[time-nuts] TAPR TICC boxed

Scott Stobbe scott.j.stobbe at gmail.com
Fri Mar 31 22:34:05 EDT 2017

Fwiw, for a precision comparator you'll probably want a bipolar front end
for a lower flicker corner and better offset stability over cmos. For
high-speeds the diffpair is going to be biased fairly rich for bandwidth.
So you will more than likey have input bias currents of 100's of nA to uA
on your comparator. Which is not great with a 1 megohm source.

On Fri, Mar 31, 2017 at 9:08 PM Charles Steinmetz <csteinmetz at yandex.com>

> Mark wrote:
> > I thought about using the clamp diodes as protection but was a bit
> worried about power supply noise leaking through the diodes and adding some
> jitter to the input signals...
> It is a definite worry even with a low-noise, 50 ohm input, and a
> potential disaster with a 1Mohm input.  Common signal diodes (1N4148,
> 1N914, 1N916, 1N4448, etc.) are specified for 5-10nA of reverse current.
>   Even a low-leakage signal diode (e.g., 1N3595) typically has several
> hundred pA of leakage.  Note that the concern isn't just power supply
> noise -- the leakage current itself is quite noisy.
> For low-picoamp diodes at a decent price, I use either (1) the B-C diode
> of a small-signal BJT, or (2) the gate diode of a small-geometry JFET.
> A 2N5550 makes a good high-voltage, low-leakage diode with leakage
> current of ~30pA.  Small signal HF transistors like the MPSH10 and
> 2N5179 (and their SMD and PN variants) are good for ~5pA, while the gate
> diode of a PN4417A JFET (or SMD variant) has reverse leakage current of
> ~1pA (achieving this in practice requires a very clean board and good
> layout).
> I posted some actual leakage test results to Didier's site, which can be
> downloaded at
> <
> http://www.ko4bb.com/getsimple/index.php?id=download&file=03_App_Notes_-_Proceedings/Reverse_leakage_of_diode-connected_BJTs_and_FETs_measurement_results.pdf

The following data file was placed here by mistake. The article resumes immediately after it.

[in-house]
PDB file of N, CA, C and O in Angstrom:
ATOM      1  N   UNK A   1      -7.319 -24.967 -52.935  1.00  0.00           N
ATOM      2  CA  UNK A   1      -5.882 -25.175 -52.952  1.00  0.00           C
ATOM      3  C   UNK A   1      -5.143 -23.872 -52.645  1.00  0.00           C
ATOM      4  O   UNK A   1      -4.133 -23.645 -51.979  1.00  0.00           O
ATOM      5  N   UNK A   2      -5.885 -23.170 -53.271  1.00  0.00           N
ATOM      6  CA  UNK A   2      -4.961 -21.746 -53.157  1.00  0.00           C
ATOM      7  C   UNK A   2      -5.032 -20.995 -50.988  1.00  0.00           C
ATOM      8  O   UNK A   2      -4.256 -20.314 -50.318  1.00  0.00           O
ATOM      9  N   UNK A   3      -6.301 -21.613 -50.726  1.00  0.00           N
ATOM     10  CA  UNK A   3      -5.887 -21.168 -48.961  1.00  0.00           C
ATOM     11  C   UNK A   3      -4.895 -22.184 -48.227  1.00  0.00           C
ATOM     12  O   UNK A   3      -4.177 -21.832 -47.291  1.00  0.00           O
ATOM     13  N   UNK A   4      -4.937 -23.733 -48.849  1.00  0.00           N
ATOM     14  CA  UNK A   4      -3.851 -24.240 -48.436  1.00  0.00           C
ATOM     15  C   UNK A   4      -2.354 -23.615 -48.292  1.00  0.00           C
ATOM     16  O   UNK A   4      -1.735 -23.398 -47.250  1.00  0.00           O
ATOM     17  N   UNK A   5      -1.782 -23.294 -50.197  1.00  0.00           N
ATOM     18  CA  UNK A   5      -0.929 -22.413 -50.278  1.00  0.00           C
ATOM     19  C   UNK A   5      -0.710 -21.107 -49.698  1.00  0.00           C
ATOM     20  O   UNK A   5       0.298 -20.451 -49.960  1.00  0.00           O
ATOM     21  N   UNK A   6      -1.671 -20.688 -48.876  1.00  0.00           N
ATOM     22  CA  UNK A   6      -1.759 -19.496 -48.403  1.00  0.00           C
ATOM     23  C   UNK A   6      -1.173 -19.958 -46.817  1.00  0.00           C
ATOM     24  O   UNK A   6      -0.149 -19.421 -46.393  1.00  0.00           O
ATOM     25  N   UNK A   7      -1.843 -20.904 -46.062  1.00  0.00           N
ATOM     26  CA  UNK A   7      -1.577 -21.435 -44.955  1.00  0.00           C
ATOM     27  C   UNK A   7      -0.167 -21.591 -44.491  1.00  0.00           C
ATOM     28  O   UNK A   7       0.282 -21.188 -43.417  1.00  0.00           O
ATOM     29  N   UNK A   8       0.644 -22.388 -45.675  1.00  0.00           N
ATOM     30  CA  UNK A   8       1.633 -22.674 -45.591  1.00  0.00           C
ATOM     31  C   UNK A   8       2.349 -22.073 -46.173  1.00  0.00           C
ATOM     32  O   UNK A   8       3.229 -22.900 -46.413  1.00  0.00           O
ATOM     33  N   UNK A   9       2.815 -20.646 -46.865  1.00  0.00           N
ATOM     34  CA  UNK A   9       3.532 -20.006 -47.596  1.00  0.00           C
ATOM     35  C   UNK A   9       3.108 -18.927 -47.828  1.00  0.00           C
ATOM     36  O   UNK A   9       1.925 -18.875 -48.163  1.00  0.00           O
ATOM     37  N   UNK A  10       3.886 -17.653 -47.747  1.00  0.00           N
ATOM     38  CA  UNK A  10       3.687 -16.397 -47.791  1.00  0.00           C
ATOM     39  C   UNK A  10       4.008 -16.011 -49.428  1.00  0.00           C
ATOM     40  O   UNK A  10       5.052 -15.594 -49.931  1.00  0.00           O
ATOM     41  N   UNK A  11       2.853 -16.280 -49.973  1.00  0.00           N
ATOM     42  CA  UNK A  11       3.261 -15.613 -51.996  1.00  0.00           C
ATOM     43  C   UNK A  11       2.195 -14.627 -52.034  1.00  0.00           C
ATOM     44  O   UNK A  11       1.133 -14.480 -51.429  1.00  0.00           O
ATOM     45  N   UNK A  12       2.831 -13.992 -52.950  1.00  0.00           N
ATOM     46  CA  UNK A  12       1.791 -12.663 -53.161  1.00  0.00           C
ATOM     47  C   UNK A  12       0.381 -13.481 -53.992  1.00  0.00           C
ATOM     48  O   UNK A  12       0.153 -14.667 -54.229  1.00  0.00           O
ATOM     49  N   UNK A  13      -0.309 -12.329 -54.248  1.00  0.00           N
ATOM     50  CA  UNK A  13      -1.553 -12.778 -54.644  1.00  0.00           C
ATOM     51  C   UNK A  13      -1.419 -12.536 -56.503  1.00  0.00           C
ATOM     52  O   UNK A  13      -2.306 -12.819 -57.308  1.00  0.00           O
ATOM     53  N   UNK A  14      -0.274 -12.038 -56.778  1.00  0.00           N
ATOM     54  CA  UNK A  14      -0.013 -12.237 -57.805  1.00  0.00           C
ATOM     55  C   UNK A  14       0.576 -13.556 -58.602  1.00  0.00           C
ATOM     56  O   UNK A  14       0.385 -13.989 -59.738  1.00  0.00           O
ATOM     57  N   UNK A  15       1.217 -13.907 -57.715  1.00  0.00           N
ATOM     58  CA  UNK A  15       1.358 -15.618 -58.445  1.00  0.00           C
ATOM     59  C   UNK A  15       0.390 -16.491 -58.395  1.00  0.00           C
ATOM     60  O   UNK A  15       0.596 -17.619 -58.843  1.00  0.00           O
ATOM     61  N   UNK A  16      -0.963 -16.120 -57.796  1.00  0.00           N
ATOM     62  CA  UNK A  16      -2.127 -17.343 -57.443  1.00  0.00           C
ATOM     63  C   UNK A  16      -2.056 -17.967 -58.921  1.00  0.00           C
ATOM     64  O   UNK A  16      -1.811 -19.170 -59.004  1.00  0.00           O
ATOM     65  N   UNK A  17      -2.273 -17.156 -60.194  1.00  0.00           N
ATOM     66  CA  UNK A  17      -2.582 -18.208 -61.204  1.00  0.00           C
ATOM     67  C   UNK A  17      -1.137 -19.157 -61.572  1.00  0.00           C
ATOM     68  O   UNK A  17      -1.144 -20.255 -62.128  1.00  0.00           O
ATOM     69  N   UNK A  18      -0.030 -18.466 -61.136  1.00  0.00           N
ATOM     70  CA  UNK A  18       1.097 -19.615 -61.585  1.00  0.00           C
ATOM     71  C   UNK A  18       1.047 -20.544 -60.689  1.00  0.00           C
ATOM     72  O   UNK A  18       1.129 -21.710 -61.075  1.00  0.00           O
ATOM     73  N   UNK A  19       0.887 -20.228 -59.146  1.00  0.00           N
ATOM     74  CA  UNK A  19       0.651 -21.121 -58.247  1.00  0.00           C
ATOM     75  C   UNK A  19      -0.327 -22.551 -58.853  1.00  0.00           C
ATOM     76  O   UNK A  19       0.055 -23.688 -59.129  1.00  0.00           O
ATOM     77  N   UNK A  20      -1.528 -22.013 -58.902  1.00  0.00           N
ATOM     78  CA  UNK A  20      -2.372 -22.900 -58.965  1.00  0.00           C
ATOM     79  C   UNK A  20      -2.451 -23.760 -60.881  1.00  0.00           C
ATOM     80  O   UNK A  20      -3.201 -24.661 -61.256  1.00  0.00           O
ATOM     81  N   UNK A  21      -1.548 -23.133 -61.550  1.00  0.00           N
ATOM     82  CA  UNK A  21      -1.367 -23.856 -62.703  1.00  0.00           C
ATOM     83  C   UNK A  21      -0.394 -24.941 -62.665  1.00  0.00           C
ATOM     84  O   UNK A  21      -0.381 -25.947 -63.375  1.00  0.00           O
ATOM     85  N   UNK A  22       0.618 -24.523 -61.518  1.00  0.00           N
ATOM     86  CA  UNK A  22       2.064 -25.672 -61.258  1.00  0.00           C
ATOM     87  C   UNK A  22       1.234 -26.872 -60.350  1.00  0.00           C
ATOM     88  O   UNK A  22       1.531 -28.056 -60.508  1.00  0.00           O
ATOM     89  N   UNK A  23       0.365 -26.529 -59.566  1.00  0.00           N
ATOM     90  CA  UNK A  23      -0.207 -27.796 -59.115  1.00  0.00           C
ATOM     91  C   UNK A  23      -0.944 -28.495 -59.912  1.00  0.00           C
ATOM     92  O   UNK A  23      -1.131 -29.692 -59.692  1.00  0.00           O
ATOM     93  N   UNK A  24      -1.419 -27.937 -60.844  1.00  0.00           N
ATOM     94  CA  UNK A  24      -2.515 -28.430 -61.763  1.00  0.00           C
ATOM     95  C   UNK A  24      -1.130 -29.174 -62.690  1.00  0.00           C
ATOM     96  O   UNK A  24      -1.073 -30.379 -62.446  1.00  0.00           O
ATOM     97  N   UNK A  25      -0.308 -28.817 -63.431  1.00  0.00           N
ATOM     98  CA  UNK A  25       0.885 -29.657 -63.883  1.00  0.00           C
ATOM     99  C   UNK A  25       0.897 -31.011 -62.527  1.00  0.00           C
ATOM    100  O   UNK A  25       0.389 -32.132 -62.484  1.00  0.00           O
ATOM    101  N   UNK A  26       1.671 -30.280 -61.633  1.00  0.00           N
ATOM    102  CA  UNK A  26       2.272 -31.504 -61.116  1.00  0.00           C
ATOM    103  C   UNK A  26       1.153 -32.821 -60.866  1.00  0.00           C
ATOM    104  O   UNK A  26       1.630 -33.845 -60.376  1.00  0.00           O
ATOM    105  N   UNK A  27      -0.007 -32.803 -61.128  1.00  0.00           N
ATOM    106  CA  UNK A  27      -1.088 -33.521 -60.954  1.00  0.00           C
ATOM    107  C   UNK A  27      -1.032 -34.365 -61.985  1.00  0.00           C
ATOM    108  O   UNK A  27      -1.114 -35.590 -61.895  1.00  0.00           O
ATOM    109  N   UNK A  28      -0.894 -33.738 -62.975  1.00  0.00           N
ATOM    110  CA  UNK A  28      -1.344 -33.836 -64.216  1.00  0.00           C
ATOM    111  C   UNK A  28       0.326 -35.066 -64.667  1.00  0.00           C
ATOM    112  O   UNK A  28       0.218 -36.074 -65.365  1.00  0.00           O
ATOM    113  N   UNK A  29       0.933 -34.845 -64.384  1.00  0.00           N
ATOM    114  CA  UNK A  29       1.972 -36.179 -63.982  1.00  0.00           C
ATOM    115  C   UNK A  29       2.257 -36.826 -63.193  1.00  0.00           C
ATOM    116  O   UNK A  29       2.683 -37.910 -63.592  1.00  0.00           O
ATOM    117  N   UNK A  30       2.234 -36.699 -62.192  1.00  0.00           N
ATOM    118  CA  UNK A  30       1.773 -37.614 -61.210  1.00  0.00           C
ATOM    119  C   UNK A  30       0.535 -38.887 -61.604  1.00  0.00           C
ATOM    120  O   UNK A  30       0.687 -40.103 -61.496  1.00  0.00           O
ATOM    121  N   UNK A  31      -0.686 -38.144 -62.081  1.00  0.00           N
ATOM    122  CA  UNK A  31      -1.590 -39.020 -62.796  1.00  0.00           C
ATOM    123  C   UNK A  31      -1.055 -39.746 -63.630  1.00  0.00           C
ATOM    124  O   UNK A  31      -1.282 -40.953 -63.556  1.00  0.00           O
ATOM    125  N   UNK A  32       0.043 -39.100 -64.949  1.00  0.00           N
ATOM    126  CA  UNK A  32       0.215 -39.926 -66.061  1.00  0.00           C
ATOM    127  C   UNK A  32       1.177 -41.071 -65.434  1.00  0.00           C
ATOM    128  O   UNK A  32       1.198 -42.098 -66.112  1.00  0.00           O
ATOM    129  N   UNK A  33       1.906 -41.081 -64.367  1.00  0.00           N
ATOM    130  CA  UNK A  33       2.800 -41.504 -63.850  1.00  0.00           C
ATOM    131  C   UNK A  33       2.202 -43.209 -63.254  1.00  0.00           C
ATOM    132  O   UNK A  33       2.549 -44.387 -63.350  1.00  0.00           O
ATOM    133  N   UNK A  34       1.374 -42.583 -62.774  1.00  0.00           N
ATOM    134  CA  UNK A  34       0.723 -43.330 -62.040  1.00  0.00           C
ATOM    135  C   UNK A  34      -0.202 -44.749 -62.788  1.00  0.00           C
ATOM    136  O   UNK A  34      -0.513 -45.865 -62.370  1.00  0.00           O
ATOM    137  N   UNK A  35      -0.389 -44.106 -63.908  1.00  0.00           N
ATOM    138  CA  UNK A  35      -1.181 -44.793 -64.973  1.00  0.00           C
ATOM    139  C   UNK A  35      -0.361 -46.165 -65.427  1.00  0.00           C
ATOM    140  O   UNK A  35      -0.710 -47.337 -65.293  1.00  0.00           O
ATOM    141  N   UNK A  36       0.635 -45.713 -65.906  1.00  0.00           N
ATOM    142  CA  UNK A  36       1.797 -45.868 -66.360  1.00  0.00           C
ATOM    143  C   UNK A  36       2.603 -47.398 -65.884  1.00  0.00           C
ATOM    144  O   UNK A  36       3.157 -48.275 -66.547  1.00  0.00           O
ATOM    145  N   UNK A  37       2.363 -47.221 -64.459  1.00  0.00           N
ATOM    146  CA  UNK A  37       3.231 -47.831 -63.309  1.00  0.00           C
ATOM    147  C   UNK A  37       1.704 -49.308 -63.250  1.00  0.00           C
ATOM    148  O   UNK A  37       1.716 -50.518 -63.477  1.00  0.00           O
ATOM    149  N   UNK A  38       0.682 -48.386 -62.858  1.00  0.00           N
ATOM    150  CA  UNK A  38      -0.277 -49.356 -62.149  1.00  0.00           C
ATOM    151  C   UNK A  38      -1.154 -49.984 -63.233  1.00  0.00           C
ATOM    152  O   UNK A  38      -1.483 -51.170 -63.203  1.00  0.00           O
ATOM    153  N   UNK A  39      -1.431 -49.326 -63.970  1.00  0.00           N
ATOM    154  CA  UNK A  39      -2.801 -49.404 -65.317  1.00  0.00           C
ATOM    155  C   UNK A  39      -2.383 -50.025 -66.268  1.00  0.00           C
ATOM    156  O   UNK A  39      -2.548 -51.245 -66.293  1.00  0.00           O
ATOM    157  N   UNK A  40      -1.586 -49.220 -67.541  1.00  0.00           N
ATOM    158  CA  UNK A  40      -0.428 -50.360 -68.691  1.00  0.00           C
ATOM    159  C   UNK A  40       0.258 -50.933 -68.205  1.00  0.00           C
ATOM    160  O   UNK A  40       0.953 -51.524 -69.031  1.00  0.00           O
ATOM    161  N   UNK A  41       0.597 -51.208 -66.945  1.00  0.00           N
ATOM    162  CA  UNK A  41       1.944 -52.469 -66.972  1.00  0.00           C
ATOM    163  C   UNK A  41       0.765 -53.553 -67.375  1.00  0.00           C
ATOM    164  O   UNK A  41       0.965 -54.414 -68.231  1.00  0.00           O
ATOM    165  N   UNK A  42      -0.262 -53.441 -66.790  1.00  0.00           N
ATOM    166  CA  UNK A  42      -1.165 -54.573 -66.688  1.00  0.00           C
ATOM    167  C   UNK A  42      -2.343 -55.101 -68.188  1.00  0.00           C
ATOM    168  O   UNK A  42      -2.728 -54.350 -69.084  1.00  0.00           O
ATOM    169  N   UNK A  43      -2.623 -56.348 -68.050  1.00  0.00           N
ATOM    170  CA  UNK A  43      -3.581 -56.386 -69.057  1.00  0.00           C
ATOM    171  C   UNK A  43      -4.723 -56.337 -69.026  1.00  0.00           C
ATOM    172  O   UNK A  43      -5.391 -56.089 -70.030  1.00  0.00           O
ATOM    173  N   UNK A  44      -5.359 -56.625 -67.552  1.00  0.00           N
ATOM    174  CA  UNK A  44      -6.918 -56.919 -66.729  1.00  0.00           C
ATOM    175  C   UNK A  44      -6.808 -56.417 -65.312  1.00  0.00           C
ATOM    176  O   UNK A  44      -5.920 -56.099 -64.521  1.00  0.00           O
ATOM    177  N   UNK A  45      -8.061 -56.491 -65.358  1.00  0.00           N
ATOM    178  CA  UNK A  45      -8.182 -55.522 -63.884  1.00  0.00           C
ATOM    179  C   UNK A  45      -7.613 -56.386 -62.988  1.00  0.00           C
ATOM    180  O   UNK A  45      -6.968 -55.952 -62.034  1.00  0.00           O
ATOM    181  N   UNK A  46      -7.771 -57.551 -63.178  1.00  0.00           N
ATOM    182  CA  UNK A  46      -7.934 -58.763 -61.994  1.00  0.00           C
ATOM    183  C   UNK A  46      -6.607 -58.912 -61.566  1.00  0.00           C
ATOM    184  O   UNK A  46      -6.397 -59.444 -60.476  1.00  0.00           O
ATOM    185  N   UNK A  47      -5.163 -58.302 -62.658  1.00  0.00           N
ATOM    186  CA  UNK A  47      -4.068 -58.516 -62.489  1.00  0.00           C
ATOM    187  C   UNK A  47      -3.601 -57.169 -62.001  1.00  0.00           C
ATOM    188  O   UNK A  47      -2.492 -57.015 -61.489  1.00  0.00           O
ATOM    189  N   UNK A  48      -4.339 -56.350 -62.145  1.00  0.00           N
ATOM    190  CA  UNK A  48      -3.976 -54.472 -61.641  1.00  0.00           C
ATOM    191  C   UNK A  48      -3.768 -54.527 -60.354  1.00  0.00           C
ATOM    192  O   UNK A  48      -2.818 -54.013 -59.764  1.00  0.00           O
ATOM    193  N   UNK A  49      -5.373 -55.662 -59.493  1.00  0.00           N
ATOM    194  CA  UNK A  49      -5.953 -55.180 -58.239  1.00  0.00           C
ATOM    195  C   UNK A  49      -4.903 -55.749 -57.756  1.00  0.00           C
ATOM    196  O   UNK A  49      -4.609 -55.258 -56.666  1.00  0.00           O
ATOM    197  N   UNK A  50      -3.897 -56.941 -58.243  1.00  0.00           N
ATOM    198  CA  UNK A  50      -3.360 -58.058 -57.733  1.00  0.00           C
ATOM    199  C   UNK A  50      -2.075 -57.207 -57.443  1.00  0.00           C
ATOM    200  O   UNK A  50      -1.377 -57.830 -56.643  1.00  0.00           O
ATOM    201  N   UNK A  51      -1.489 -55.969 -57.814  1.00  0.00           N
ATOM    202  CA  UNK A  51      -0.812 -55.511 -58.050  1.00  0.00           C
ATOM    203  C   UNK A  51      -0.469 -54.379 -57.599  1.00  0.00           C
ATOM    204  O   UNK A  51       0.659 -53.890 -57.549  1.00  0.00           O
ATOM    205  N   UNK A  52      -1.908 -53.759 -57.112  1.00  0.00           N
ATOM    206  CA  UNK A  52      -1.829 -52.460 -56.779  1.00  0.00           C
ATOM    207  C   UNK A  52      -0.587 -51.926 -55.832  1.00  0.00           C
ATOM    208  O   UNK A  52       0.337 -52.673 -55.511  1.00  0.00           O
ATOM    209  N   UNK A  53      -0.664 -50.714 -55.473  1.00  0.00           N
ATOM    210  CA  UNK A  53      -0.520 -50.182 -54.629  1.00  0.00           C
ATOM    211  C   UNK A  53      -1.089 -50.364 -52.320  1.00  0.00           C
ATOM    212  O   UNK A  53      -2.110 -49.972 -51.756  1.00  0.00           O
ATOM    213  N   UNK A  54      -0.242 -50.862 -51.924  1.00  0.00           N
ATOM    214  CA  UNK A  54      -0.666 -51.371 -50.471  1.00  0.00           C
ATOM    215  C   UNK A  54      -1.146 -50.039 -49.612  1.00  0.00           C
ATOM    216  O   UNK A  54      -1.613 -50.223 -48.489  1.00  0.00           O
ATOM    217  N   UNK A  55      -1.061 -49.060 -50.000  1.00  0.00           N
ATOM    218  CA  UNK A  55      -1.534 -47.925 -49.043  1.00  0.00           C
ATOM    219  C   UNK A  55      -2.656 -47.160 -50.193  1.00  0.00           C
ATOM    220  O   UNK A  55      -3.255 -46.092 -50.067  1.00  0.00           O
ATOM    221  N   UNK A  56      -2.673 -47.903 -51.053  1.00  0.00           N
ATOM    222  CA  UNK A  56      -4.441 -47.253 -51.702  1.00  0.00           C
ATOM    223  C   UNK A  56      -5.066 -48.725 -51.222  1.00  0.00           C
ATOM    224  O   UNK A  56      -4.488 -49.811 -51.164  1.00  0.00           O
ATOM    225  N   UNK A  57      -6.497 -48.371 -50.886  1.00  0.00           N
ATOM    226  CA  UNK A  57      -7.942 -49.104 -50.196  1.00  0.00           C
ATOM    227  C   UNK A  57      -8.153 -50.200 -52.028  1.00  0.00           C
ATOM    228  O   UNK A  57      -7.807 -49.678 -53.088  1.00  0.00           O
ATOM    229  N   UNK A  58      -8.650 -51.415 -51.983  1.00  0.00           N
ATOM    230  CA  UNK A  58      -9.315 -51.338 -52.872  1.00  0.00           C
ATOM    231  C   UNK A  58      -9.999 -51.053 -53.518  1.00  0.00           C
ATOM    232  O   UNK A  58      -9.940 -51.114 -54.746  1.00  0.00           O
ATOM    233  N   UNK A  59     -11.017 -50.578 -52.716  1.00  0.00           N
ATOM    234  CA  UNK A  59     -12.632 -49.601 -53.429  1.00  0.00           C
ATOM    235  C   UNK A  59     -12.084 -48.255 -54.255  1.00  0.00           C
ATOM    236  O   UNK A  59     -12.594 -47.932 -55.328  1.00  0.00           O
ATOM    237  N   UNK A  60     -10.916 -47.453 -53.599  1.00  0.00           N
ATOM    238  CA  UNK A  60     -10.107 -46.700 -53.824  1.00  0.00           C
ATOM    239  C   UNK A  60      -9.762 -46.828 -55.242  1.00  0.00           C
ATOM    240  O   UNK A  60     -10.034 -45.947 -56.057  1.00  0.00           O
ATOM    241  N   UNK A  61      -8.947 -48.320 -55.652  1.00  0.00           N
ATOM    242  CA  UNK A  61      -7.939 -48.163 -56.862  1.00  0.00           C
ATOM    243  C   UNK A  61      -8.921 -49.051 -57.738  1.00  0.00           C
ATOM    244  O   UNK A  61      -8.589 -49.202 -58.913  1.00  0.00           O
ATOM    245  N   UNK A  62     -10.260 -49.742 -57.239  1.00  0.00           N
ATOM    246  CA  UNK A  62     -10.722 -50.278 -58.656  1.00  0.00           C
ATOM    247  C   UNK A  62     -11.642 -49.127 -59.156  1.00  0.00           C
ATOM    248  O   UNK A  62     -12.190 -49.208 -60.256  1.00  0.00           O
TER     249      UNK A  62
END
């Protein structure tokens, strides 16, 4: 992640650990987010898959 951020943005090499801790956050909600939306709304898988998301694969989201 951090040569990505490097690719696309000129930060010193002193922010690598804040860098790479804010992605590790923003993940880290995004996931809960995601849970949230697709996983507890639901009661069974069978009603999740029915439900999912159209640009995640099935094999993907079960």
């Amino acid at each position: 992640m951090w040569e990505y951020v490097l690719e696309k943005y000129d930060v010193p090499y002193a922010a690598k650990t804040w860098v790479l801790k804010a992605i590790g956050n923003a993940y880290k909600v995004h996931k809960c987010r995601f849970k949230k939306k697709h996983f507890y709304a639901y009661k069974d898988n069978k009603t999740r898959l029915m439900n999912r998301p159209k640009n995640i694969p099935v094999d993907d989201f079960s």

> >.
>   This document shows the connections I used to obtain the data.
> > The TICC doesn't have the resolution for it to matter or justify a
> HP5370 or better quality front end.   I'll probably go with a fast
> comparator to implement the variable threshold input.
> Properly applied, a fast comparator will have lower jitter than the rest
> of the errors, and is an excellent choice.  Bruce suggested the LTC6752,
> which is a great part if you need high toggle speeds (100s of MHz) or
> ultra-fast edges.  But you don't need high toggle rates and may not need
> ultra-fast edges.  Repeatability and stability are more important than
> raw speed in this application.  The LT1719, LT1720, or TLV3501 may work
> just as well for your purpose, and they are significantly less fussy to
> apply.
> Note that the LTC6752 series is an improved replacement for the ADCMP60x
> series, which itself is an improved replacement for the MAX999.  Of
> these three, the LTC6752 is the clear winner in my tests.  If you do
> choose it (or similar), make sure you look at the transitions with
> something that will honestly show you any chatter at frequencies up to
> at least several GHz.  It only takes a little transition chatter to
> knock the potential timing resolution of the ultra-fast comparator way
> down.  Do make sure to test it with the slowest input edges you need it
> to handle.
> Best regards,
> Charles
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